We built our fire beneath this rock formation so that it could be easily contained and offer us a little bit of reflected light as the night got darker.
For dinner we shared a can of Campbell's Chunky Steak and Potato Soup which we cooked in my enamelware pot that I found at a thrift store in North Dakota.
From our camp we had two amazing views. On the right of our campfire we had a view of downtown Colorado Springs which lit up like a sea of lights surrounded by mountains. On the left, and pretty much everywhere else that we looked, we had an unending view of mountain peaks and valleys. This view became even more sublime as the night went on because a thunderstorm rolled in all around us and the sky broke out into a firework display of lighting and huge cracks of thunder. Thankfully the heavy rain missed us and we were only sprinkled on for a few hours.
We awoke with the sun, uncomfortable from a night of sleeping on rocks in an oversized tent that let in the rain water, in time to see the light drench the landscape in a golden-reddish hue.
There's few things more impressive that a view of mountains in the morning and evening. In this photo, Mt. Muscoco is casting a large dark shadow in the foreground as the sun peaks out from behind it.
For hydration, Laura and I each brought two water bottles and rationed them throughout our approximately 15 hour stay, being sure to save enough for morning coffee and the hike back to the car. Here, I'm boiling some of that water to mix with the Folgers instant coffee that we picked up at the grocery store the afternoon before.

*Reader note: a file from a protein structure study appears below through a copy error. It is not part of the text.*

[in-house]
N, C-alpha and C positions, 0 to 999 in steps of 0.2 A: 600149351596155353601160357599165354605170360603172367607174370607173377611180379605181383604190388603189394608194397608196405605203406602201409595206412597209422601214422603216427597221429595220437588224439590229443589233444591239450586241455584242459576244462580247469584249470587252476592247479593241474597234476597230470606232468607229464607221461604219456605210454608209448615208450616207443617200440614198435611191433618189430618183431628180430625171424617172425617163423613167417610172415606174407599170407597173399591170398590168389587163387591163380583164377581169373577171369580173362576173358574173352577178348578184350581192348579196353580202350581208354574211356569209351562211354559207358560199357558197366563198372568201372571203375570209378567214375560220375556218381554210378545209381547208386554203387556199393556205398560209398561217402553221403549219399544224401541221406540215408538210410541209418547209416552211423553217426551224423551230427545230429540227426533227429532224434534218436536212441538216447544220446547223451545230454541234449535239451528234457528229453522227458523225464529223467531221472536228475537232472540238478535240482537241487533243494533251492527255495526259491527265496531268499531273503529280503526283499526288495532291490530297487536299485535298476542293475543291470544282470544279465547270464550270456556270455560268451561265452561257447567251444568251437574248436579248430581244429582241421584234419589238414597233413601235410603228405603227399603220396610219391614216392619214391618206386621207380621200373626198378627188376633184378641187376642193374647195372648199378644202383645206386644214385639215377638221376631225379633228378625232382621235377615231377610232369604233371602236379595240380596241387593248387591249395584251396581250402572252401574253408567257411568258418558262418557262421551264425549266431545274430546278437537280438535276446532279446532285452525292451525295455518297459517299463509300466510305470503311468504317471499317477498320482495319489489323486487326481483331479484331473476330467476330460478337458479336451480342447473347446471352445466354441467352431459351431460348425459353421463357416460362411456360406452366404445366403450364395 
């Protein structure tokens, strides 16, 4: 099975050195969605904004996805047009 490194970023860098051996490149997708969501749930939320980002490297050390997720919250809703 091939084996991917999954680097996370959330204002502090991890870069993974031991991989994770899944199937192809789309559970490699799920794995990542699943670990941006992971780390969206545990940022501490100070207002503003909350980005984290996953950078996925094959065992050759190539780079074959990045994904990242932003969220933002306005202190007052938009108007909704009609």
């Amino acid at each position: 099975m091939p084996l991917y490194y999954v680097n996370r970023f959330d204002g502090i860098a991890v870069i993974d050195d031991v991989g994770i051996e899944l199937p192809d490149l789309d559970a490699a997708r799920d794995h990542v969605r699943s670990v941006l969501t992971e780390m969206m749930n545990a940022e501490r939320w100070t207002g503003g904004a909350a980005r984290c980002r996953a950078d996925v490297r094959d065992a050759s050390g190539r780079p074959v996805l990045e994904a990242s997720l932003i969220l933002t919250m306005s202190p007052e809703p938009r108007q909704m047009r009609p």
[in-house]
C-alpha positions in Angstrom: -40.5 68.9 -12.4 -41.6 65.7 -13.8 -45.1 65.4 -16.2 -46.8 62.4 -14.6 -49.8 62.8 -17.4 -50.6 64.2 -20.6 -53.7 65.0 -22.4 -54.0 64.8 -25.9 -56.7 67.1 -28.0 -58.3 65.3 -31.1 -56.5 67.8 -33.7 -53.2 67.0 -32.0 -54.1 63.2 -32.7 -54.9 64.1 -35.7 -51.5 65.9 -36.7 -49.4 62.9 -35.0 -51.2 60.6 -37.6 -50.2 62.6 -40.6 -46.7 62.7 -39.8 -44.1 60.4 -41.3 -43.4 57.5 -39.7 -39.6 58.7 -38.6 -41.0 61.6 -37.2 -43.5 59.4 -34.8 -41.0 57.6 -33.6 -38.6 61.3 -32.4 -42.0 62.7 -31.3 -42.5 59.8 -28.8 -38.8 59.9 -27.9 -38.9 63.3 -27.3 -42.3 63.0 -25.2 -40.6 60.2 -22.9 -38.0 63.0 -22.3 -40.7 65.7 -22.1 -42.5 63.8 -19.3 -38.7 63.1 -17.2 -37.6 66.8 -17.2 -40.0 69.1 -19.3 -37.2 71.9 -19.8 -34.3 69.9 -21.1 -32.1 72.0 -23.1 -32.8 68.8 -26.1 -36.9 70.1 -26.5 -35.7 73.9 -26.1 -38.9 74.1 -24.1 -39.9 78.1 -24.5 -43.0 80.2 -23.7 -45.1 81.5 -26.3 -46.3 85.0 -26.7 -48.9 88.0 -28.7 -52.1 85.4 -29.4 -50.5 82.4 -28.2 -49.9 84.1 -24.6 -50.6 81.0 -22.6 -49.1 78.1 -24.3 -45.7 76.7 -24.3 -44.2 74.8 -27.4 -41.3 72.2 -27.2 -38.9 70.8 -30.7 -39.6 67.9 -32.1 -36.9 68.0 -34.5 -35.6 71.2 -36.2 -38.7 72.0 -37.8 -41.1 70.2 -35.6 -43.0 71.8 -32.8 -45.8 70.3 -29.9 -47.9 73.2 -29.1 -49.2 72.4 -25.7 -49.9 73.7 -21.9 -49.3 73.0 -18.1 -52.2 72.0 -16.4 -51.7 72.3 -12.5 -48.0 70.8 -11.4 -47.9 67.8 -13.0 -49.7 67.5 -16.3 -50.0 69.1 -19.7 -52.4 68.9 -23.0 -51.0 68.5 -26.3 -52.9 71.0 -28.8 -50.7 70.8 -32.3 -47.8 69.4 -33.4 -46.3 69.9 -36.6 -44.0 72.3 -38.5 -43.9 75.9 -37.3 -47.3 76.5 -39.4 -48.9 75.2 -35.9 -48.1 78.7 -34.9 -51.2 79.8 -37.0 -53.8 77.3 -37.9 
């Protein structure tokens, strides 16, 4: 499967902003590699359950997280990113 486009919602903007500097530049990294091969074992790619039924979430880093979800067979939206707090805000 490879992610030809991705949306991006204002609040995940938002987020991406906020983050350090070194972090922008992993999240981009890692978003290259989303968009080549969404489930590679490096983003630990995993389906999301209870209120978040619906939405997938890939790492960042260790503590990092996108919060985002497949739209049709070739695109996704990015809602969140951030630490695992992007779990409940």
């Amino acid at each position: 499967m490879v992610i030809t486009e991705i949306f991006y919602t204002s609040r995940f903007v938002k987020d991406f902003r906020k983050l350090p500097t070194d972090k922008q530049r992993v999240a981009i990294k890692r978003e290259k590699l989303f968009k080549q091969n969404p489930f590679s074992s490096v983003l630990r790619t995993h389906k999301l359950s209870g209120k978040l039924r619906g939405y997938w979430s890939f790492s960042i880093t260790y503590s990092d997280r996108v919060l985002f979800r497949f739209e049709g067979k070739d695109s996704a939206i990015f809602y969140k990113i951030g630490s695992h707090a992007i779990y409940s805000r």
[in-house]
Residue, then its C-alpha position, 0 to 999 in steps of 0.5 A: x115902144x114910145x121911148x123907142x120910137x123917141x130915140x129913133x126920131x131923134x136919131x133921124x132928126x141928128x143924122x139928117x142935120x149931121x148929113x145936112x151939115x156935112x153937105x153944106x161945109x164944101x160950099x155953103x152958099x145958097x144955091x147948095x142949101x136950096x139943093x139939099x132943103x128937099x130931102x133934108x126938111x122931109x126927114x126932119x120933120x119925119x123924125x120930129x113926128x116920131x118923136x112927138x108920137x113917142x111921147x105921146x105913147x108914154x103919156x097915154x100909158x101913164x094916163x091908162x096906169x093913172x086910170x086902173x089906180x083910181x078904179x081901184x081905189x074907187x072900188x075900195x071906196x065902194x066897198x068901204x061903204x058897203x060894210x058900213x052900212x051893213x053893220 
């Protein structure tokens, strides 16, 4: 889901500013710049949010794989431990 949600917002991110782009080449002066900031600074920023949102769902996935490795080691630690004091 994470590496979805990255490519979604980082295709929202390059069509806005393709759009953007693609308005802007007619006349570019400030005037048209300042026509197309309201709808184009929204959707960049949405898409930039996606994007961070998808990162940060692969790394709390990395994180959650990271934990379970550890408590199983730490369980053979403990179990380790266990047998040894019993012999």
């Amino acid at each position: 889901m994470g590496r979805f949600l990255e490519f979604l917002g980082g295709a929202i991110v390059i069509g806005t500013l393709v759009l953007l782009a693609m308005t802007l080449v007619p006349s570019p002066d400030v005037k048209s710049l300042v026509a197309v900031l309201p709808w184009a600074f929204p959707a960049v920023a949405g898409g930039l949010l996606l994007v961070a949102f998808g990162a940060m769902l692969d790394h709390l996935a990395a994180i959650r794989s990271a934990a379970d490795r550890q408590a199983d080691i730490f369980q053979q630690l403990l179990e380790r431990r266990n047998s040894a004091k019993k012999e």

Sunlight illuminating the smoke from our campfire over our wood pile as I wait for the water to boil. It's little scenes like this that I fall in love with every time I am in nature.
Here is a shot of me using some dead pine needles to clean out any leftover soup that had burnt to the inside of the pot before sticking it back in my pack.. I then threw the needles in the fire where they could burn away. After burning the needles, I covered the fire with the surrounding dirt/rocks, stomped it out, and waited until it was no longer hot to the touch. (This is my PSA to anyone that chooses to camp in the wilderness. Follow the Leave No Trace Guidelines. Clean up your campsites to the point where it looks like no one was there, pack everything out that you bring in, and be responsible when using fire.)
Finally, here is a shot of us hiking out around 10am that morning. Less than 24 hours later, the two of us were in Cheyenne, Wyoming, dressed to the nines in our wedding attire, celebrating my cousin's wedding with all of my family.
To whoever is viewing this, I wanna thank you for taking the time to look at these photos. I put a lot of effort into my photography, on both a professional and personal level, and although it would I would never stop regardless, it does mean so much to know that my photos can bring joy, excitement, and adventure into the lives of others. Thank you so much for your support.